Creating Pottery Mugs – Techniques and Tips

How to Make Pottery Mugs

Our ceramic mugs start out as clay that is hand-thrown. After a few weeks the cups get dried and then fired in what is called a bisque fire.

After the mugs have been bisque fired, they can be painted using a variety of colors. When the paint is dry, they are again fired in a kiln.

How to Make a Pottery Mug

Mugs are one of the easiest pottery shapes to make. They are thrown on the wheel and then cut off at the bottom to create a flat surface. They can be decorated with a medallion and handle, and then they’re ready to fire.

Once the mugs are leather hard, they can be trimmed. This helps make a cleaner, lighter form and neatens up the shape. If the mug is a little wider than desired, it can be compressed with a wooden rib.

Slab building allows you to create a more complex and unique mug than throwing on the wheel. It’s best for those with intermediate pottery skills. Once the mug is bone dry, it’s bisque fired to convert it from clay to ceramic and ensure that it’ll be microwave and dishwasher safe. After bisque firing, the mugs are ready for glaze. This is where the real fun begins!

Making a Mug on the Wheel

After throwing the mug body, it’s left to slowly dry to what is called leather hard. It’s then trimmed and carved and a handle attached. It’s then ready to go into the first firing, called the bisque fire.

A coil of clay is rolled to add height to the mug. It’s then blended onto the mug. The cylinder will help reduce the risk of cracks in the bottom when it’s fired.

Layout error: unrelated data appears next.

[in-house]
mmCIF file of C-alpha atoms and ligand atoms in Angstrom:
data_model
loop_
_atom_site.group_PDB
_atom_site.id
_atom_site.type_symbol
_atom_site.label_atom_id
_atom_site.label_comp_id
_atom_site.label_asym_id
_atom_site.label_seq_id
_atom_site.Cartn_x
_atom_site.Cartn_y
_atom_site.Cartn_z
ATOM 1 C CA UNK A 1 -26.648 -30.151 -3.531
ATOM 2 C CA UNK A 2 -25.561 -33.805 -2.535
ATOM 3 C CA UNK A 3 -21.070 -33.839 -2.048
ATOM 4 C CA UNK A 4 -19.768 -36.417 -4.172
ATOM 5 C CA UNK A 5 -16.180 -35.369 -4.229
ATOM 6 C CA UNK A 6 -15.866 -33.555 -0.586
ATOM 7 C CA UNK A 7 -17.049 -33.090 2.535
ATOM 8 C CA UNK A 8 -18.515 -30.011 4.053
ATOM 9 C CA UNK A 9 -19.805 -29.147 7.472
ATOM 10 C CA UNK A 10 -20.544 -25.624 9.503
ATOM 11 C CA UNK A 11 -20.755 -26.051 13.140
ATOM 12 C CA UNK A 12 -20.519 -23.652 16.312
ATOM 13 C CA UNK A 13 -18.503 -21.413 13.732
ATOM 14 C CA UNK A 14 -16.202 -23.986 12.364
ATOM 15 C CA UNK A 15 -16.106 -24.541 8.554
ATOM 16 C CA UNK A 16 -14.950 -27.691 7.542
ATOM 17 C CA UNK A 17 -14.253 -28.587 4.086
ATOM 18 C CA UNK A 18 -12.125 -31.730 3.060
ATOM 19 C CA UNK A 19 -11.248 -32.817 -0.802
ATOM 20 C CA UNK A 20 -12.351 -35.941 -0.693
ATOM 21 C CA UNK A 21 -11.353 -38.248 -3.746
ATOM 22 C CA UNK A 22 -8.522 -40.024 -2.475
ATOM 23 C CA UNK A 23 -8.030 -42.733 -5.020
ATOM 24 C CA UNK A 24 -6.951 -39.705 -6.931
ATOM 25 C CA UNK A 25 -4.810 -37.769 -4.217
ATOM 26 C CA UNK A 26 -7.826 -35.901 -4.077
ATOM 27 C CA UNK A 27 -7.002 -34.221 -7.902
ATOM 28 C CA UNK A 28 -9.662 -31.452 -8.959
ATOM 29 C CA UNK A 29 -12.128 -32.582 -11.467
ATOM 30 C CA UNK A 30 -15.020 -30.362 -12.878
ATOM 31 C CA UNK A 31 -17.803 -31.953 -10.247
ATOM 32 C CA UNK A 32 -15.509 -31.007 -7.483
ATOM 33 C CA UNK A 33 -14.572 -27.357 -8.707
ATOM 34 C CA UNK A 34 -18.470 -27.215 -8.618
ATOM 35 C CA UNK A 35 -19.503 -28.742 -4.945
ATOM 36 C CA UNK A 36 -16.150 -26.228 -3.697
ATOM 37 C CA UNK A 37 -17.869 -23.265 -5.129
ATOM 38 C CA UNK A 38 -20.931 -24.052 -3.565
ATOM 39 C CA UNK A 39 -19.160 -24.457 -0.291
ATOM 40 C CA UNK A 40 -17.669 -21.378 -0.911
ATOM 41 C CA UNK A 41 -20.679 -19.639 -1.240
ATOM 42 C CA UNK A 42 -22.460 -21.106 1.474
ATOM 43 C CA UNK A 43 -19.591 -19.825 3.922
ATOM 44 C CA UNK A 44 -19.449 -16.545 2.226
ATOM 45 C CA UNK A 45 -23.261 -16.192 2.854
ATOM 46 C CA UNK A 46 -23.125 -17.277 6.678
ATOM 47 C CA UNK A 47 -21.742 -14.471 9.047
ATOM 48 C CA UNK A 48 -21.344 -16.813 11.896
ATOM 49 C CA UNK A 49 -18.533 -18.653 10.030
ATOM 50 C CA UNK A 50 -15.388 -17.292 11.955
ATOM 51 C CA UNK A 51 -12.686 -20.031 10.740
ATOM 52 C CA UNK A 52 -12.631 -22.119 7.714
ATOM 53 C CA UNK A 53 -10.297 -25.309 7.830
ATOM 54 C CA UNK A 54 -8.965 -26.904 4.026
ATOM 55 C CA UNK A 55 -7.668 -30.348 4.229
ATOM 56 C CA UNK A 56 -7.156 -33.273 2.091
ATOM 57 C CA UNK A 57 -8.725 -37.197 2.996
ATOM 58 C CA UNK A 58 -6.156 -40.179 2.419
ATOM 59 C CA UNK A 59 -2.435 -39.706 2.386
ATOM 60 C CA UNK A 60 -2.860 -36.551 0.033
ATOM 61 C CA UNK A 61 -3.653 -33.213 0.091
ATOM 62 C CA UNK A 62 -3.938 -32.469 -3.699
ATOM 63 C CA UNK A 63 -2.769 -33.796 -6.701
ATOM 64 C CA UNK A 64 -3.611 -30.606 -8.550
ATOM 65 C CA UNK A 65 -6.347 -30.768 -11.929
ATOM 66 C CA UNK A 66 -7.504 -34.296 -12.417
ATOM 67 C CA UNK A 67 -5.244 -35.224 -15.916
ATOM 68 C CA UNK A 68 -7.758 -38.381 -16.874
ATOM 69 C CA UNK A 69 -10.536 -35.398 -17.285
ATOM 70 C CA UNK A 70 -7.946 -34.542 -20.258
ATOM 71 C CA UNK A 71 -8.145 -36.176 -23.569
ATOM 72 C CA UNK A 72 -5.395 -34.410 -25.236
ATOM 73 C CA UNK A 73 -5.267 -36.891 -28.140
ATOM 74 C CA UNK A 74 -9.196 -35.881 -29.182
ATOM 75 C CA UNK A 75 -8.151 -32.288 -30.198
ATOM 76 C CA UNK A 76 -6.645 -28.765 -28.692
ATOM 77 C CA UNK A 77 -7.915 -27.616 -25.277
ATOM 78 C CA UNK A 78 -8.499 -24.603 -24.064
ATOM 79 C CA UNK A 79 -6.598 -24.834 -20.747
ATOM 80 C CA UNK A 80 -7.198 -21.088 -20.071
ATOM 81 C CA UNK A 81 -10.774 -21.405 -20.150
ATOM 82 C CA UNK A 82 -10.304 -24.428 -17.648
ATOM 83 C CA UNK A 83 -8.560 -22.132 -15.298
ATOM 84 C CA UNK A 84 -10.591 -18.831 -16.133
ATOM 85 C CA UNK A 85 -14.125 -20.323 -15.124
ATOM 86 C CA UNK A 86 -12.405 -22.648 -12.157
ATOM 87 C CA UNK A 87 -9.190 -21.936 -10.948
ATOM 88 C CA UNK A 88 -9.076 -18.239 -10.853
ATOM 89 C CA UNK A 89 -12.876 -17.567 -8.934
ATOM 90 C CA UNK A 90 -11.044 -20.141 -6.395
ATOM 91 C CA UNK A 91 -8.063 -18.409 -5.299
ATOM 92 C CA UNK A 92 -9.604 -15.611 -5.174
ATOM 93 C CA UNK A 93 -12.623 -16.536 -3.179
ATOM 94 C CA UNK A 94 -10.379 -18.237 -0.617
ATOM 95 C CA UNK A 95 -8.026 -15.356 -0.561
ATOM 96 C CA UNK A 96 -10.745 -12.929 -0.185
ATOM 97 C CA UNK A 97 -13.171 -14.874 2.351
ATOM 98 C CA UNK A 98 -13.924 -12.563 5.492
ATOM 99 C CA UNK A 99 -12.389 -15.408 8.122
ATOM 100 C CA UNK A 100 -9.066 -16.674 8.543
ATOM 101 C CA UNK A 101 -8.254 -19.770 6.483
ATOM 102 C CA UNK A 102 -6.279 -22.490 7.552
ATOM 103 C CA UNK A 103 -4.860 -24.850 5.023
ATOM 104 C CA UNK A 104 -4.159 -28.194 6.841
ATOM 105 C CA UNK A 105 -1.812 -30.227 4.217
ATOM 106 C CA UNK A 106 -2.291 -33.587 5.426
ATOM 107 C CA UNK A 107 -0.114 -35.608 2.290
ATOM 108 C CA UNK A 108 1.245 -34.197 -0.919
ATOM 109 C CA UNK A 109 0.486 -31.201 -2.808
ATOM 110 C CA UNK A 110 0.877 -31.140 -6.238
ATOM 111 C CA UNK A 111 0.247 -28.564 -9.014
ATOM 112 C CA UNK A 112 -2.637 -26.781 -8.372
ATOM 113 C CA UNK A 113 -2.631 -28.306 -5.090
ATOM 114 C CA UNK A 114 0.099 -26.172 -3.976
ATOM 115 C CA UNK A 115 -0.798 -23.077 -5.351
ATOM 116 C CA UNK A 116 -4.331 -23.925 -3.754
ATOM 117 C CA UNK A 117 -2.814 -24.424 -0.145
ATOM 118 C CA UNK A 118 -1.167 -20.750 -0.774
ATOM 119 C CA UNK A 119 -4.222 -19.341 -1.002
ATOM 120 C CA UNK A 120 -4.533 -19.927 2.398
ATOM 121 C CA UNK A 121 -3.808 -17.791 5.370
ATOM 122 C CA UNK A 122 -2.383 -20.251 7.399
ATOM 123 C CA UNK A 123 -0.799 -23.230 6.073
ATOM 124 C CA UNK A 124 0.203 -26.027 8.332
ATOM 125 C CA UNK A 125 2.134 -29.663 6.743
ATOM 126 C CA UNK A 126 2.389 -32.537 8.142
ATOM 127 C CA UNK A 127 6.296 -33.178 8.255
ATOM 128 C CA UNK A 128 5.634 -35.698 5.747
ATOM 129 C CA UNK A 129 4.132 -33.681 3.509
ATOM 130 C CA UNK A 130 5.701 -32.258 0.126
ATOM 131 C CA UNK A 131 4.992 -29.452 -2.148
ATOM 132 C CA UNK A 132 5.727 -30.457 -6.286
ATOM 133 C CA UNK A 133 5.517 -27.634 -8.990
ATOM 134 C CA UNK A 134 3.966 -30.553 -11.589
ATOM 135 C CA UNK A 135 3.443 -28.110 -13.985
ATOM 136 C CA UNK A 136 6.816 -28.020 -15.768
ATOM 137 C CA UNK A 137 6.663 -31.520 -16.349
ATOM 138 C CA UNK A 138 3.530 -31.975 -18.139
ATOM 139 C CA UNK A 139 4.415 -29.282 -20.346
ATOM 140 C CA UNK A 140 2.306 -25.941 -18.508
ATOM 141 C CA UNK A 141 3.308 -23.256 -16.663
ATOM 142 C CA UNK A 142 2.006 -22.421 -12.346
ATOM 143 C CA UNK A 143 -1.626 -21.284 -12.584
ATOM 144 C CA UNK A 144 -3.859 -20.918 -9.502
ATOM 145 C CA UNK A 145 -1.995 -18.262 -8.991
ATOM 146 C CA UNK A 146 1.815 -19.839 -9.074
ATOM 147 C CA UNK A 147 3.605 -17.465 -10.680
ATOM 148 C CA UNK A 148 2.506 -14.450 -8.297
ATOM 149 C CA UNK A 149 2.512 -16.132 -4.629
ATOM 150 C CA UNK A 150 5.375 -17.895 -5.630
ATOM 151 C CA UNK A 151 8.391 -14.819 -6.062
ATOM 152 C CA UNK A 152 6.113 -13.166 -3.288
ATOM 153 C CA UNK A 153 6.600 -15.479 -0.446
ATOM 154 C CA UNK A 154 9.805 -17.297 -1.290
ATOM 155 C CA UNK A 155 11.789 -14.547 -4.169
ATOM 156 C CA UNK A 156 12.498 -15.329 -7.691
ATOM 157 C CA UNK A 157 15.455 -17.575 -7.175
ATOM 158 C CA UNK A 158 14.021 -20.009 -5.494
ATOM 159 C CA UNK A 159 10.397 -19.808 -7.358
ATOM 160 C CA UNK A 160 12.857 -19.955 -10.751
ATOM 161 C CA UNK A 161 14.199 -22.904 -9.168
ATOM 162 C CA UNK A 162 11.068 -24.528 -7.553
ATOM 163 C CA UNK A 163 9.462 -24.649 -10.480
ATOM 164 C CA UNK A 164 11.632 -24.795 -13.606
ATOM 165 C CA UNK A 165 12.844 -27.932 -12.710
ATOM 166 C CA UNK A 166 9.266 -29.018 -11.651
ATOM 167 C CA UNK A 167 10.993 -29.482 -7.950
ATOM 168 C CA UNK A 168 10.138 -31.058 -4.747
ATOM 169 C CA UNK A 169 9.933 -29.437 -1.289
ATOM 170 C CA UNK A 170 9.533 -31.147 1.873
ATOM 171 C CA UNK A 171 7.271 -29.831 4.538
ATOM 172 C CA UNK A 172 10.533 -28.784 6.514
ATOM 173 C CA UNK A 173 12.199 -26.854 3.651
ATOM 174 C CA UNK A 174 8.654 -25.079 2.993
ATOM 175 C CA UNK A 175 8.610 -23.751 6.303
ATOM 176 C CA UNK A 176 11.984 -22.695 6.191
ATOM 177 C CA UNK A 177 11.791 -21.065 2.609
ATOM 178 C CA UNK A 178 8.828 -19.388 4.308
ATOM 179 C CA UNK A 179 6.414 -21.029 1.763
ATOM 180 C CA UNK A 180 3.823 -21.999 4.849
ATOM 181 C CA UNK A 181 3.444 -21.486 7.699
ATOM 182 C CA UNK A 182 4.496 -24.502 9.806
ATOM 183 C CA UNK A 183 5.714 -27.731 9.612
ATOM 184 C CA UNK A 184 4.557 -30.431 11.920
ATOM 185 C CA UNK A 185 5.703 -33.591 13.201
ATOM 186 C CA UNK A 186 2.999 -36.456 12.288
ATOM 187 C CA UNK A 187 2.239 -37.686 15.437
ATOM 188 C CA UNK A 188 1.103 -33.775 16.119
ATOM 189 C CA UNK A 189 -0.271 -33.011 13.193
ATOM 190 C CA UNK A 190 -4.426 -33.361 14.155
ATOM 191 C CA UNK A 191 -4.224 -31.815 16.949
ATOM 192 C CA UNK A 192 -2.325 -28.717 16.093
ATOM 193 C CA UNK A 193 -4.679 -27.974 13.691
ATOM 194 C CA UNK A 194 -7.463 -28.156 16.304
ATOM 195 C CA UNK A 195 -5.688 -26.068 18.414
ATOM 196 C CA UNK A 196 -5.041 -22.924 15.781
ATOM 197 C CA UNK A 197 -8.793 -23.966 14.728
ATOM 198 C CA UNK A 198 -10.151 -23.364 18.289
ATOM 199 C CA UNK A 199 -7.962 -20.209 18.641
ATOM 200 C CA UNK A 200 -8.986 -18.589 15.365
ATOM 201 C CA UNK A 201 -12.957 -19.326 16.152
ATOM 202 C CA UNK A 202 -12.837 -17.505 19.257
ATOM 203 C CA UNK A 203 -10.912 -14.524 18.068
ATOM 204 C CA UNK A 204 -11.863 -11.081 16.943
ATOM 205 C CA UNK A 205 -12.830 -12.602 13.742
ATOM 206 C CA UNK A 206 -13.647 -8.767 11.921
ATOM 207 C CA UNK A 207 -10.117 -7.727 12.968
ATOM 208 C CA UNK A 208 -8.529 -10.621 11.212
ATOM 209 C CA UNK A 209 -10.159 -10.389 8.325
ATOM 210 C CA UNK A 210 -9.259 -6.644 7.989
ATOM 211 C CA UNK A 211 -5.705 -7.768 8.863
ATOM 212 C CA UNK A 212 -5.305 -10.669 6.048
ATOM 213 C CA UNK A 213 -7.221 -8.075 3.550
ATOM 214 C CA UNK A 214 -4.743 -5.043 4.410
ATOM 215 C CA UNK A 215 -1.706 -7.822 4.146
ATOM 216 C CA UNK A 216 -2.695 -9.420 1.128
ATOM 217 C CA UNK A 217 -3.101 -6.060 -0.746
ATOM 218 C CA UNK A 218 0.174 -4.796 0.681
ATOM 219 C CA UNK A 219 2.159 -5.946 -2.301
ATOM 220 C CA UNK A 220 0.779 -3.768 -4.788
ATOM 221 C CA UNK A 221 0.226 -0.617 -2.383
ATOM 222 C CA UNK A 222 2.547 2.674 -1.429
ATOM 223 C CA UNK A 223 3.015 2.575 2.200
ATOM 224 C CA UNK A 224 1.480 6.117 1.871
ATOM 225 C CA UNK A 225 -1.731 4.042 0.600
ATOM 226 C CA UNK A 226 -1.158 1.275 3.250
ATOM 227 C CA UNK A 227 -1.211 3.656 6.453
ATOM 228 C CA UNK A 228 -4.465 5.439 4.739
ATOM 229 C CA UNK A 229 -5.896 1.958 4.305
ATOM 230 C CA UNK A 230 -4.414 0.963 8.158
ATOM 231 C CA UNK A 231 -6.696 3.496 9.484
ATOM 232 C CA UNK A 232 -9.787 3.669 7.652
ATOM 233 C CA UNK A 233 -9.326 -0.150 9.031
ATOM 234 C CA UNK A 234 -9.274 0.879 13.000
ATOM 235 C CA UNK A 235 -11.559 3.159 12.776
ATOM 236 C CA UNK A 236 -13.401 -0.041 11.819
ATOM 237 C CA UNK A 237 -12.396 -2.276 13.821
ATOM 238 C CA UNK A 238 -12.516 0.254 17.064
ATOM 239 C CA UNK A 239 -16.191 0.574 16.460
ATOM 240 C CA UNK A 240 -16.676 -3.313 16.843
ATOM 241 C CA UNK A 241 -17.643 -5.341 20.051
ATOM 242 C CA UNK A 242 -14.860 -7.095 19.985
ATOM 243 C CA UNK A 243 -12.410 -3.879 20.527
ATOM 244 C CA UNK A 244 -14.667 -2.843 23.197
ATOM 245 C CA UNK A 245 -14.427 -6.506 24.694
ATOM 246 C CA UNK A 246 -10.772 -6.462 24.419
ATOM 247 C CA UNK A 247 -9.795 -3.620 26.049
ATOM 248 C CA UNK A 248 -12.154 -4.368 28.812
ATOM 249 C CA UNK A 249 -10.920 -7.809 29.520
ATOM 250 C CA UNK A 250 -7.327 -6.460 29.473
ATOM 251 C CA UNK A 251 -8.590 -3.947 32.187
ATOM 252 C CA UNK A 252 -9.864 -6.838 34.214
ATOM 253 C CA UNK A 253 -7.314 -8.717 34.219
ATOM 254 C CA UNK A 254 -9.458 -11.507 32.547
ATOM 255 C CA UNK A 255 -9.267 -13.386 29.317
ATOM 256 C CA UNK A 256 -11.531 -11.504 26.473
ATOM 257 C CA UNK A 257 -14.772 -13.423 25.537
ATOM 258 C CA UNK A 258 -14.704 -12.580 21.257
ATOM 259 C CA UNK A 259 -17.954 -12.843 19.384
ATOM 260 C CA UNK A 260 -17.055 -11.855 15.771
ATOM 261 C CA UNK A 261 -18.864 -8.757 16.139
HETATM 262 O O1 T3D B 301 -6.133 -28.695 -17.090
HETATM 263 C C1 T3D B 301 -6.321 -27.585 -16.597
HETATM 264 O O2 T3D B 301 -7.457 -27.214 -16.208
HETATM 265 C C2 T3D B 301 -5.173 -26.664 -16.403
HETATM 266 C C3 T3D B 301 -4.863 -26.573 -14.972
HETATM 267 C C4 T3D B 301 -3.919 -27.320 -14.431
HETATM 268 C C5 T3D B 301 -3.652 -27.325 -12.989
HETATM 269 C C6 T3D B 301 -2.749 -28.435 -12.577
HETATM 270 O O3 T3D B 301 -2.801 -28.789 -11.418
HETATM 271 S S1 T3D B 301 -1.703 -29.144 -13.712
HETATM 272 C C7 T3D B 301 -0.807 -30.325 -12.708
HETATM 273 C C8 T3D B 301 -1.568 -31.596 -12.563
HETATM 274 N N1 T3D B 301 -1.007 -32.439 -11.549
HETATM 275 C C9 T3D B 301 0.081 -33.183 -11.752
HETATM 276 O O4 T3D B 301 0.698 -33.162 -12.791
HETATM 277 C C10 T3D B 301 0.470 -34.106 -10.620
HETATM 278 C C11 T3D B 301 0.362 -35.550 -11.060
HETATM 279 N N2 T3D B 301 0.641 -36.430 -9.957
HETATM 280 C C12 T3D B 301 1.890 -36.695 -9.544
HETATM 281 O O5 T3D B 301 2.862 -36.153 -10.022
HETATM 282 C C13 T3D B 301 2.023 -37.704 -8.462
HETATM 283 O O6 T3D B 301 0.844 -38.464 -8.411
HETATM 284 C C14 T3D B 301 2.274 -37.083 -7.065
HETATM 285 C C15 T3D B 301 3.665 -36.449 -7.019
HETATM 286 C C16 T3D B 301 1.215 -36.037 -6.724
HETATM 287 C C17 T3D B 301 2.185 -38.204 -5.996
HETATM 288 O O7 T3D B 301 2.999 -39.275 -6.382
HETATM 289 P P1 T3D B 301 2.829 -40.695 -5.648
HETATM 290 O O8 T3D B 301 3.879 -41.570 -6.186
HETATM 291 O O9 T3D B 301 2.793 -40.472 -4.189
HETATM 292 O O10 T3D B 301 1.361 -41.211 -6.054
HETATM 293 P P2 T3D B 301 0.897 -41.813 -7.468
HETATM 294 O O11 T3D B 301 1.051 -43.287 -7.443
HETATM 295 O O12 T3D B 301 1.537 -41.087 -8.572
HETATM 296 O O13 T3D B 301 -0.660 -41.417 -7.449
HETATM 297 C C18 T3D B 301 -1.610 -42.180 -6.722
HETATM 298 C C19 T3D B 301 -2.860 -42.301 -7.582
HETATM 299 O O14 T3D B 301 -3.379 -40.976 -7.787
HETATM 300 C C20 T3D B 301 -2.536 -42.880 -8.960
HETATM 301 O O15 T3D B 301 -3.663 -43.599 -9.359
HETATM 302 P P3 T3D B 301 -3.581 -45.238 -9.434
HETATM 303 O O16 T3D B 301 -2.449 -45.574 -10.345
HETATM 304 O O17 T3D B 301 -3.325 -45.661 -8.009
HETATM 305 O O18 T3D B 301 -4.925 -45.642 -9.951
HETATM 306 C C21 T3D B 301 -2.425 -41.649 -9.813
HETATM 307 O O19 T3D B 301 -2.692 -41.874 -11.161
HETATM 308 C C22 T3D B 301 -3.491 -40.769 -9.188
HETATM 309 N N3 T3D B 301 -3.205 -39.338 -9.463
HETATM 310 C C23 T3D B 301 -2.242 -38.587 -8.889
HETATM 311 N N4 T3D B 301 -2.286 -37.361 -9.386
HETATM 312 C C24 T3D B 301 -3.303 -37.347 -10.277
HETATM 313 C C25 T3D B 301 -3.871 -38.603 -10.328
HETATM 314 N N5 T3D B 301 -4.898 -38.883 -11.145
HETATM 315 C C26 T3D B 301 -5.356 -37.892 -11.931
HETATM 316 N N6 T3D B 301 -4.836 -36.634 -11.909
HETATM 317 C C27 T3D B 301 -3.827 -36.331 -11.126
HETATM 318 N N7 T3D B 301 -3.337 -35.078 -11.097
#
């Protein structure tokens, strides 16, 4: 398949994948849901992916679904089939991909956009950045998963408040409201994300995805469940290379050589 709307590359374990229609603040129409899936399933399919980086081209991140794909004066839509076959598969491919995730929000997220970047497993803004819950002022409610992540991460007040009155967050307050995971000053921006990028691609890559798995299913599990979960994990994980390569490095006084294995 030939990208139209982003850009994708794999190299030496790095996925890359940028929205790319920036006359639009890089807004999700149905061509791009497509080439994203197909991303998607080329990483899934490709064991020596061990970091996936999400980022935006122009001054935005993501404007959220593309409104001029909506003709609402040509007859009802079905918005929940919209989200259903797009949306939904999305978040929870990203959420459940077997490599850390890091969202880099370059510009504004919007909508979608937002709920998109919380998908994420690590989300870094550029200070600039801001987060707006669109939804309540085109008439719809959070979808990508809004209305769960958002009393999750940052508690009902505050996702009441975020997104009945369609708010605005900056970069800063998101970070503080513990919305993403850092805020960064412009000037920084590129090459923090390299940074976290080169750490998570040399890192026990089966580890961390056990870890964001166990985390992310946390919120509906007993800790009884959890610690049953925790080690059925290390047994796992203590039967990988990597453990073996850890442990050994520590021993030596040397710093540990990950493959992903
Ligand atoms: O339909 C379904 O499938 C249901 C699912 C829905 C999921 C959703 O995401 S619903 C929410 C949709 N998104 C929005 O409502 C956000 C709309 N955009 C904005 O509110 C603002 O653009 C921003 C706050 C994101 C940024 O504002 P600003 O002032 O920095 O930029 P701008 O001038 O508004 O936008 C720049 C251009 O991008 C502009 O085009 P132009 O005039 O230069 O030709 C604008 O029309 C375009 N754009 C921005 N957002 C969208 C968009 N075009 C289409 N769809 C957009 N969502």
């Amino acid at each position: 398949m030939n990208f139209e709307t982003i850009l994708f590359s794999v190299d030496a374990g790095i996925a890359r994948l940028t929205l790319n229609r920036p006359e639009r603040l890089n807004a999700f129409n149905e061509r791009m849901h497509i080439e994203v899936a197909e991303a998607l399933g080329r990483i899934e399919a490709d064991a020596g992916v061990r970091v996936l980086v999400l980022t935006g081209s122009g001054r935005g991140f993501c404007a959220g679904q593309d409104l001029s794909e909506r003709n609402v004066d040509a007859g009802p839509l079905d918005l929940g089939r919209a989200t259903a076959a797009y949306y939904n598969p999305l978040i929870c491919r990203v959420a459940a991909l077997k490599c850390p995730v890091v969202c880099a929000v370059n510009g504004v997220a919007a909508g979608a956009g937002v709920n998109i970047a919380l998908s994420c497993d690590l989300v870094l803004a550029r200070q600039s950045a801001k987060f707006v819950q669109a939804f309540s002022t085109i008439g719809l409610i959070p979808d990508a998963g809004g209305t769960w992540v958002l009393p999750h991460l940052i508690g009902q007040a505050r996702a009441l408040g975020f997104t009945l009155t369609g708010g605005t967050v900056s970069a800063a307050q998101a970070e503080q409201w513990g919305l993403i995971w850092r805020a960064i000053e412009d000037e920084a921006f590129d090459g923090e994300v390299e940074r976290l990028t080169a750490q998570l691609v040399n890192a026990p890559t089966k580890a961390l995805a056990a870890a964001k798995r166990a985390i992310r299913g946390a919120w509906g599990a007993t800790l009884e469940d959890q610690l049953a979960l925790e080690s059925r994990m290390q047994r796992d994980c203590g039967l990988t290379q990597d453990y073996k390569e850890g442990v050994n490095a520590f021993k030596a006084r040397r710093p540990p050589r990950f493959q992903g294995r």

A foot rim is tooled into the base of the mug. This makes the mug stronger and more stable. The clay is then pinched to even out the mug thickness. At this point the mug is more like a cup than a mug as it’s now about 13 oz of clay that has been pinched down to 1/4 inch thick. It will shrink more when it’s fired. This is okay as we’ll be adding more clay later to make the mug bigger. The mug is then tooled around the edges to make a nice smooth surface.

Making a Mug with a Handle

For a mug to be comfortable to hold, it needs to be large enough for several fingers inside and the outside surfaces of the hand and knuckles to touch without feeling rough or uncomfortable. This explains why the bottom of a mug is tooled to create a hollow that gets rid of some extra clay weight.

A mug’s centre of gravity (COG) is generally close to the geometric center of the base and handle, but this varies depending on the specific shape. The COG can also change if the wall thickness or base thickness is uneven.

To make a handle, pull a slab from the rolled clay that’s a little thicker than your mug, then cut a strip with a needle tool or craft knife. Score the edges of your strip and add a drop of water to each scored spot before joining them. Blend the strip to the mug to give it strength. The handle should be a little wider at its attachment points and narrower below them.

Making a Mug with a Bottom

Sip your morning coffee or tea in this handcrafted stoneware mug with a square bottom. The unique design is a perfect gift for a friend or for yourself. The mug holds 16 oz of your favorite hot beverage.

To make a handle for the clay, start with a piece of scrap or extra clay and roll it up into an even coil either in your hands or on your work surface. Trim the coil to size and score both ends with water or slip, then join the mug and handle.

If you want your mug to look smooth, carefully blend up the coil of clay in the middle both into the body of the mug and down into the handle. For a more rustic look, try leaving it a little rough around the edges and adding texture with a tool like a spoon shape. Let the mug and handle dry leather hard before loading into the kiln to fire.

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